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Clear Ballistics' FBI Block Review

James Tarr covers what Clear Ballistics' FBI Block is, how it compares to 10% Ordnance Gel, and some top tips for using it!

Clear Ballistics' FBI Block Review

Clear Ballistics’ polymer blocks are very convenient for testing terminal bullet performance, but be advised that they do not actually offer performance identical to that of true FBI-spec 10% ordnance gelatin blocks.

If you want to do ballistic impact/terminal performance testing of cartridges, back in the day people would shoot bullets into water jugs or water-soaked phone books or even, if you’re old enough to remember, clay blocks. These days, the standard is FBI-spec 10% ballistic gelatin. That is what the FBI, other law enforcement agencies, and ammunition manufacturers use when performing terminal performance tests. Gel blocks are the standard tissue simulant.

The downside? You have to find bulk gelatin, make them yourself at least a day ahead of time, and they have a short life outdoors (they are actual gelatin blocks) especially if there’s any heat. Gelatin is organic, and gel blocks are very temperature unstable. Plus, depending on what kind of gelatin you acquire, they can be cloudy, making retrieval of fired bullets a slow and annoying process.

Enter Clear Ballistics LLC’s blocks. Clear Ballistics sells various blocks, but here I will be talking about their “10% Ballistic Gelatin FBI Block”. This block is 16-inches long, six inches tall, and six inches wide. Each one weighs roughly eighteen pounds.

Despite the name, these blocks have no gelatin in them, at all. They are polymer, which allows them to be made clear. The manufacturer has chosen a polymer which they say performs exactly like FBI-spec 10% ballistic gel. They can be shot dozens of times, and when they get too cloudy or beat up you can melt them down and reform them into new blocks—up to ten times, according to the manufacturer.

Several great things about Clear Ballistics’ gel blocks: they’re actually clear, so you can see bullet tracks and bullets, and they are also reusable. Here you can see several bullet tracks in a nearly fresh block. Want to get rid of the wrinkles? Hair dryer.

They are very convenient to use, and unlike true gel blocks which you have to mix up and then refrigerate overnight, these are ready to use right out of the box. That convenience might be their biggest selling point, although you pay for that convenience. As I write this, Clear Ballistics has them on sale for $70 apiece, but normally they run over $120 each depending on the retailer (I bought mine through Brownells). And I honestly recommend buying two and placing them end-to-end, as quite often bullets will penetrate more than one block.

Bullets often travel further than sixteen inches. Tarr recommends buying two gel blocks. The rear block is dirty because it bounced off the table and onto the ground from impact of a rifle round. Bring water bottles to the range to wash them off.

These blocks are clear, making it easy to find your bullets and spot the bullet track, and temperature-stable from 32F-100F. They are completely synthetic, which means they won’t rot, and you can store them indefinitely.

The best thing about Clear Ballistics’ blocks is their convenience. You buy them ready to shoot, they don’t melt in the sun, and you can clearly see your bullets in them.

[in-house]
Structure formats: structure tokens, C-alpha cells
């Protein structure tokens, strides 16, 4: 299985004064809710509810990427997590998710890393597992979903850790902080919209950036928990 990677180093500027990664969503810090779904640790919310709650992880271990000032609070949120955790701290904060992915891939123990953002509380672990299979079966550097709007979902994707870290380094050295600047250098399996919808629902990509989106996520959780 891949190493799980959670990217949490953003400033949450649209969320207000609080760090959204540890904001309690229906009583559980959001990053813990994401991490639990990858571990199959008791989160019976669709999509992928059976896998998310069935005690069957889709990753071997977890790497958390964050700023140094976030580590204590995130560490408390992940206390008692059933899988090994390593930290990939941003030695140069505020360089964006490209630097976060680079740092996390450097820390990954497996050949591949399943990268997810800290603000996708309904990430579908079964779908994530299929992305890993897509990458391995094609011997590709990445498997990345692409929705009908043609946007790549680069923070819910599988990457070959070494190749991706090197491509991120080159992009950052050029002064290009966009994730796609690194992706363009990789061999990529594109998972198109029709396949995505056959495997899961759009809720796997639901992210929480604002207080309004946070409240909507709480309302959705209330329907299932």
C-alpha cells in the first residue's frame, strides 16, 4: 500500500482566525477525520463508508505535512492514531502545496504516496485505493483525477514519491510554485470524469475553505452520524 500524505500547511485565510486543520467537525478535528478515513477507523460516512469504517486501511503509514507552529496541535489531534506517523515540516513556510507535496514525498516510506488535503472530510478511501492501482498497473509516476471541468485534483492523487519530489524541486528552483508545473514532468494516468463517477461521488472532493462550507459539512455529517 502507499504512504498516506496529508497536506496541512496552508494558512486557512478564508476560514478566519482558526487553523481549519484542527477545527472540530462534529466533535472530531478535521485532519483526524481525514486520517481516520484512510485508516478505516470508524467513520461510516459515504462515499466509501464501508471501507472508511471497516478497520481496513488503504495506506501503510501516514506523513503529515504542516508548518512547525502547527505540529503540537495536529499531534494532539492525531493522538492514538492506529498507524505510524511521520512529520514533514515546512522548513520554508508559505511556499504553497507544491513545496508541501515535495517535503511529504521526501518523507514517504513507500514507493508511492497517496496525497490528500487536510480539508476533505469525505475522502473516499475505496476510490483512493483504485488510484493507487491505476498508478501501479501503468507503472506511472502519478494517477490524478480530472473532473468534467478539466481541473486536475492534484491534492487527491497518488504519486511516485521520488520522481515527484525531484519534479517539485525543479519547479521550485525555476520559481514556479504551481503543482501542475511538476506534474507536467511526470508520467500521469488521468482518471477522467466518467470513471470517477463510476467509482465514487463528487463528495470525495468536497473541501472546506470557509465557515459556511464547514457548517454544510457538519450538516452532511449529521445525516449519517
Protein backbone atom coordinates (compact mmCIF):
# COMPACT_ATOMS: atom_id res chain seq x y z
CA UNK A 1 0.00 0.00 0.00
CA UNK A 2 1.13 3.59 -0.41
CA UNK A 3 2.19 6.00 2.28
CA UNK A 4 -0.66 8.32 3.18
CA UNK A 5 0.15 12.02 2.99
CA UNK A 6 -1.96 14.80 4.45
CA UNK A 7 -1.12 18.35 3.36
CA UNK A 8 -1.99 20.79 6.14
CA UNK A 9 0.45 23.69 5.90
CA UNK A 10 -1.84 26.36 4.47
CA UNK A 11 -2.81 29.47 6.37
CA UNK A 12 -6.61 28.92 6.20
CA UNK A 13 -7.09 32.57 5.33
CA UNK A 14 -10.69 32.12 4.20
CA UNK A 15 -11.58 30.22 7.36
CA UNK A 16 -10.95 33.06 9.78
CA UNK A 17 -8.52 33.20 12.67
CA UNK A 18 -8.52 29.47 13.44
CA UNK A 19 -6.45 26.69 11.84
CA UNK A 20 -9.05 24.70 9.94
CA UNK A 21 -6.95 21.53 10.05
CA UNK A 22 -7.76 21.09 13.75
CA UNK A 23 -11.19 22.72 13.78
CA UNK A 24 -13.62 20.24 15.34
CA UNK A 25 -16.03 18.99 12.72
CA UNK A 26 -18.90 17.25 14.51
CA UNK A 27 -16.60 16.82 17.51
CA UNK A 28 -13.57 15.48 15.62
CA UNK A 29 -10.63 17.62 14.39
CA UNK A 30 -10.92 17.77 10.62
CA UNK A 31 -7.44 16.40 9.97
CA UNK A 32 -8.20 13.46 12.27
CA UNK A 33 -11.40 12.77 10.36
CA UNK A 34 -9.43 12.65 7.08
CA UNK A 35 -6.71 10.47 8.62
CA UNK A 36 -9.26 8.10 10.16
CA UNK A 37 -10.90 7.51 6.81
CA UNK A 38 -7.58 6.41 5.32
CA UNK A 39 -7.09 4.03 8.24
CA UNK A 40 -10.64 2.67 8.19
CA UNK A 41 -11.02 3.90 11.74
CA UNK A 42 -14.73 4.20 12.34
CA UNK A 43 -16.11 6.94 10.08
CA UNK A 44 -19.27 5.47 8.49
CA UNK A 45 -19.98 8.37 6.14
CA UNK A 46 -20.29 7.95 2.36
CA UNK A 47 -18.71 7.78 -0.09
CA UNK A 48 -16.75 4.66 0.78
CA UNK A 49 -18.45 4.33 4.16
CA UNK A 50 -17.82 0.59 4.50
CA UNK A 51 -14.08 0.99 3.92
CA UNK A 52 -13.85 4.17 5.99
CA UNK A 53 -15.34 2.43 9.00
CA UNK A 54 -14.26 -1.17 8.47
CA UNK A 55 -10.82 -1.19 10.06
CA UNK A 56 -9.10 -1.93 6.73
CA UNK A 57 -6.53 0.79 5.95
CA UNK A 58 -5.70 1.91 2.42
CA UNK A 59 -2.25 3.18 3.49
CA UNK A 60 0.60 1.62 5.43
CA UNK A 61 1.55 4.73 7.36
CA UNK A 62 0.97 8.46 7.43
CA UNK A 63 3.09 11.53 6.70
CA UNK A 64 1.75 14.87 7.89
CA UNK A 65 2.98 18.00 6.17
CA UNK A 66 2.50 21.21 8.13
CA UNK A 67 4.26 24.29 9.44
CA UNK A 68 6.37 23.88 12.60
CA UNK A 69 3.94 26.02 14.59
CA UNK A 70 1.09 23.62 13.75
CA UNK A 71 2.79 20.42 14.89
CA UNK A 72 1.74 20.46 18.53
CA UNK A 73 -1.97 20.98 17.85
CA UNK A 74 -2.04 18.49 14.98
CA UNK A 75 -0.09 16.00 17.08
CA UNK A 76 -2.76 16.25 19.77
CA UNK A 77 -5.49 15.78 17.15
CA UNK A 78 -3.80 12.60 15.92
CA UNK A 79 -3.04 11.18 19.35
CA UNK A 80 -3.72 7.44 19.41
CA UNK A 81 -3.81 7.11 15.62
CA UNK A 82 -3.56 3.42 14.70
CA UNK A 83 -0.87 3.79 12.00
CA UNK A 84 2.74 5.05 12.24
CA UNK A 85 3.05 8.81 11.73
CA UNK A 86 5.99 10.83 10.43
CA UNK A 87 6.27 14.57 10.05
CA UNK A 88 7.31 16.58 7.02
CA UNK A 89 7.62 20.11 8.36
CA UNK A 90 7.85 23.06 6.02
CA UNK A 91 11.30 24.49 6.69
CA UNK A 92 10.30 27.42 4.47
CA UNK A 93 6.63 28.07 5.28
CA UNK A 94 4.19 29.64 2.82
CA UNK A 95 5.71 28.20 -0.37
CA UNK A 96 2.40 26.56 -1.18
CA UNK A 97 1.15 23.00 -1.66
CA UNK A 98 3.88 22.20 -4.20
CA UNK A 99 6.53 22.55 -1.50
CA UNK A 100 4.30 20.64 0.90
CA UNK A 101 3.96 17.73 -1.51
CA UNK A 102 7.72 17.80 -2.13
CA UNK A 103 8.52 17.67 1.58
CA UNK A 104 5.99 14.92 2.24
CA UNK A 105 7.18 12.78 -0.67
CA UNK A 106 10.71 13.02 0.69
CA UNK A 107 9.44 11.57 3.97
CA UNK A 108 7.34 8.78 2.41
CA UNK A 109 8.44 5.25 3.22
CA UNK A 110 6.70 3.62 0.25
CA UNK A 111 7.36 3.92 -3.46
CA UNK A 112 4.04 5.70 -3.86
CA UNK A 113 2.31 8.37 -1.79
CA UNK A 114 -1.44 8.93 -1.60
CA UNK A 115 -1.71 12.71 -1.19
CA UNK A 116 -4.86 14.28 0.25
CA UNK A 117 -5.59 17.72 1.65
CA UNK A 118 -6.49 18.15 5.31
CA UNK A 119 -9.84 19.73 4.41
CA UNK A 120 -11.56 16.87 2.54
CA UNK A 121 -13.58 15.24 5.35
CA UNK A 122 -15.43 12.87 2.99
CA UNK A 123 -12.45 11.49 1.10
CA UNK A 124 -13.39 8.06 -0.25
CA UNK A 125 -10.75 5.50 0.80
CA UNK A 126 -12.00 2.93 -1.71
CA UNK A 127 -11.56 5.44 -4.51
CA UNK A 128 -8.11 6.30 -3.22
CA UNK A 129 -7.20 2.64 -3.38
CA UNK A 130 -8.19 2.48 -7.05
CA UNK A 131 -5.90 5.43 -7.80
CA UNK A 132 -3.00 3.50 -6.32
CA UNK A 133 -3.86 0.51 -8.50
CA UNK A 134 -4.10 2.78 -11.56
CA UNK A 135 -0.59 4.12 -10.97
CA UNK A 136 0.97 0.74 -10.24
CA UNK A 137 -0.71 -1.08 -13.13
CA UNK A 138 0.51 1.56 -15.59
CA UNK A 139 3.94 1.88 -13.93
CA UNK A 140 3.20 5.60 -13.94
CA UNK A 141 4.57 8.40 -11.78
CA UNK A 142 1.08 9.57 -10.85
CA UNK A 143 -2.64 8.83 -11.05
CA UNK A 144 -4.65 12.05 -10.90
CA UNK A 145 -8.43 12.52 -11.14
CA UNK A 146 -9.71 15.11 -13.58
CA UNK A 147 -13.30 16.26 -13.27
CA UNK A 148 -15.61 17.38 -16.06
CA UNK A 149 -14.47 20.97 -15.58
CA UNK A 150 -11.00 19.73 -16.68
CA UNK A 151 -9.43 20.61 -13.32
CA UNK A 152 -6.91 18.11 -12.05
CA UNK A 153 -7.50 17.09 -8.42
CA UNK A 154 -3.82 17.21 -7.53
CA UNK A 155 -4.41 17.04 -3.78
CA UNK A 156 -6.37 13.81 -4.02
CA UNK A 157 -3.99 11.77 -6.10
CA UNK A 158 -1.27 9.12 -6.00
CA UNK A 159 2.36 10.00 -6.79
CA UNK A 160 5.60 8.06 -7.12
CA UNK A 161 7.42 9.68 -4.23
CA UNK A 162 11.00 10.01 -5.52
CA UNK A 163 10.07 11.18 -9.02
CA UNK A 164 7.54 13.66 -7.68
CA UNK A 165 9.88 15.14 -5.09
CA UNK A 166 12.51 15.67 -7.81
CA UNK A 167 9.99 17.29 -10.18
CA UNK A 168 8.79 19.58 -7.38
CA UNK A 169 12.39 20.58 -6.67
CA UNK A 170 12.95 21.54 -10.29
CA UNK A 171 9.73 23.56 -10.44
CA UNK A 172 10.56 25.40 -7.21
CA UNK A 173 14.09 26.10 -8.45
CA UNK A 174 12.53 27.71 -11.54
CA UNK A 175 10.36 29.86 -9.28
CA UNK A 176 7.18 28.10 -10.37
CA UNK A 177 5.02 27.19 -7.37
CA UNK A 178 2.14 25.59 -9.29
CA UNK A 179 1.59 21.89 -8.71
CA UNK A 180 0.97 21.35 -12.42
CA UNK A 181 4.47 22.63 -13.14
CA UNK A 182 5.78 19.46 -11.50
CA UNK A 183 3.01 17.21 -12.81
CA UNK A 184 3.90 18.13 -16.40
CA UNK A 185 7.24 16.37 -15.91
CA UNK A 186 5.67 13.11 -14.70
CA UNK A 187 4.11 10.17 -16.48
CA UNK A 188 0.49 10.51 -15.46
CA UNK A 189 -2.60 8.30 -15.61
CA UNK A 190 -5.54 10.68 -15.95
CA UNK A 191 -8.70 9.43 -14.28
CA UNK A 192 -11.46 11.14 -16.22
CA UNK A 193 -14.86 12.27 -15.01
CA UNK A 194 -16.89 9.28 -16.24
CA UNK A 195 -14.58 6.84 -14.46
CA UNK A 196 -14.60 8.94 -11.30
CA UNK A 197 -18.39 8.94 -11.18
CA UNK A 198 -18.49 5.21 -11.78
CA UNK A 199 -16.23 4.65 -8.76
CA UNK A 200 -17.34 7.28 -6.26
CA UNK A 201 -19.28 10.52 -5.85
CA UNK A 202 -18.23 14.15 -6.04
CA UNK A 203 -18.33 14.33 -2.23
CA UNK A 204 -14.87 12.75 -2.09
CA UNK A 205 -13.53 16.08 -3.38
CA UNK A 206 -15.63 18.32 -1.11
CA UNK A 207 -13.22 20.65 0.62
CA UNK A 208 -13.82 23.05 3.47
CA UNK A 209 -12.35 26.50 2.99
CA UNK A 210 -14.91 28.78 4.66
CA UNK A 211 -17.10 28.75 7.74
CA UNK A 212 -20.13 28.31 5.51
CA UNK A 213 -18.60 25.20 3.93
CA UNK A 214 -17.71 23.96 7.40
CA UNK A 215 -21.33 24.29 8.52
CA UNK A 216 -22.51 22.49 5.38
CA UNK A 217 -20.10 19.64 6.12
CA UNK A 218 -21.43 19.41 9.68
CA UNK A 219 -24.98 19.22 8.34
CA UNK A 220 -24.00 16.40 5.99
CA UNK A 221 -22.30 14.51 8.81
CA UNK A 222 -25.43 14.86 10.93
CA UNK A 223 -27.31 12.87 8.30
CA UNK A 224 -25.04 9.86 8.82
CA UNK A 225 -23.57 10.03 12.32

The bad news? Despite what the manufacturer claims, extensive testing by both and Federal Ammunition has shown that these blocks do not perform the same as true FBI-spec 10% ballistic gelatin. They’re often close, but results do vary, depending. If you’re just having fun in your backyard looking to see how well your carry ammo performs that’s one thing, but it’s another if you’re a small police department using these blocks to evaluate potential duty ammo.

While not the true FBI-spec they claim to be, you can use the blocks for informal testing, or for comparative testing. Tarr tested Federal’s new punch load in the blocks—the bullet on the right was fired into bare gel, the bullet on the left was fired through heavy clothing into the block.

Compared to actual calibrated gel blocks, the Clear Ballistics blocks seem to be less dense—bullets penetrate more deeply and expand less. Just how much depends on the bullet and the caliber, but it is not a standard percentage.

I still recommend these blocks if you want to do ballistic testing as they are better than anything other than true gel blocks, and far more convenient than those, but be advised your results will vary when compared to shooting into actual FBI-spec gel blocks.

You’ll need a ruler or tape measure to measure penetration, and a knife to dig the bullets out.

A few hacks if you want to start doing some gel block testing:

  1. Set your blocks on something you don’t mind seeing damaged. Don’t put them directly onto a table. Gel blocks flex forcefully when shot (enough to crack wood), and sometimes bullets veer down into whatever they’re resting on. I use a double layer of 2x6 lengths under my blocks.
  2. When testing rifle or shotgun ammo, blocks sometimes bounce right off the table onto the ground from the force of the impact. Having a bottle of water nearby to wash them off will help you spot the bullets. You might want to mark the front and top, so you know how to reorient the block back on the table.
  3. You’ll want a tape measure to measure penetration.
  4. You’ll need a knife to dig the bullet out. It doesn’t have to be long (a three- to four-inch blade is enough) but as you’ll be prying, don’t use something delicate or expensive.
  5. Want to get rid of the wrinkles on your Clear Ballistics block for the ultimate in viewing pleasure? Try a hair dryer.

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